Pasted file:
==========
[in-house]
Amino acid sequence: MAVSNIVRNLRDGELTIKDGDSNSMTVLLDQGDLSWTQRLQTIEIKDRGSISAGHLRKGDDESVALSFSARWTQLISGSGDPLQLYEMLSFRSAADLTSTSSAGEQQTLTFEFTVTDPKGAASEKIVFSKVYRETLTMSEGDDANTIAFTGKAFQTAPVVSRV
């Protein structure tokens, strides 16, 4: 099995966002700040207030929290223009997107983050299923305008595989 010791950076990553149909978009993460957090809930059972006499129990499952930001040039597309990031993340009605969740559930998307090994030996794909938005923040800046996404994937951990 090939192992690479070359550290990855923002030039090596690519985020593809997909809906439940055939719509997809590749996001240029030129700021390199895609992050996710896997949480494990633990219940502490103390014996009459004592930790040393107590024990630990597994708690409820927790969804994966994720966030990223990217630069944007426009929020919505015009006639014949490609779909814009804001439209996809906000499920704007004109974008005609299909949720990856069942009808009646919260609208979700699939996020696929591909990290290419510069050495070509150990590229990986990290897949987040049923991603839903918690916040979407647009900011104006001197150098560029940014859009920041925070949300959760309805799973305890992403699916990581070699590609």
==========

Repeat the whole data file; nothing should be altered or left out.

[in-house]
Amino acid sequence: MAVSNIVRNLRDGELTIKDGDSNSMTVLLDQGDLSWTQRLQTIEIKDRGSISAGHLRKGDDESVALSFSARWTQLISGSGDPLQLYEMLSFRSAADLTSTSSAGEQQTLTFEFTVTDPKGAASEKIVFSKVYRETLTMSEGDDANTIAFTGKAFQTAPVVSRV
């Protein structure tokens, strides 16, 4: 099995966002700040207030929290223009997107983050299923305008595989 010791950076990553149909978009993460957090809930059972006499129990499952930001040039597309990031993340009605969740559930998307090994030996794909938005923040800046996404994937951990 090939192992690479070359550290990855923002030039090596690519985020593809997909809906439940055939719509997809590749996001240029030129700021390199895609992050996710896997949480494990633990219940502490103390014996009459004592930790040393107590024990630990597994708690409820927790969804994966994720966030990223990217630069944007426009929020919505015009006639014949490609779909814009804001439209996809906000499920704007004109974008005609299909949720990856069942009808009646919260609208979700699939996020696929591909990290290419510069050495070509150990590229990986990290897949987040049923991603839903918690916040979407647009900011104006001197150098560029940014859009920041925070949300959760309805799973305890992403699916990581070699590609």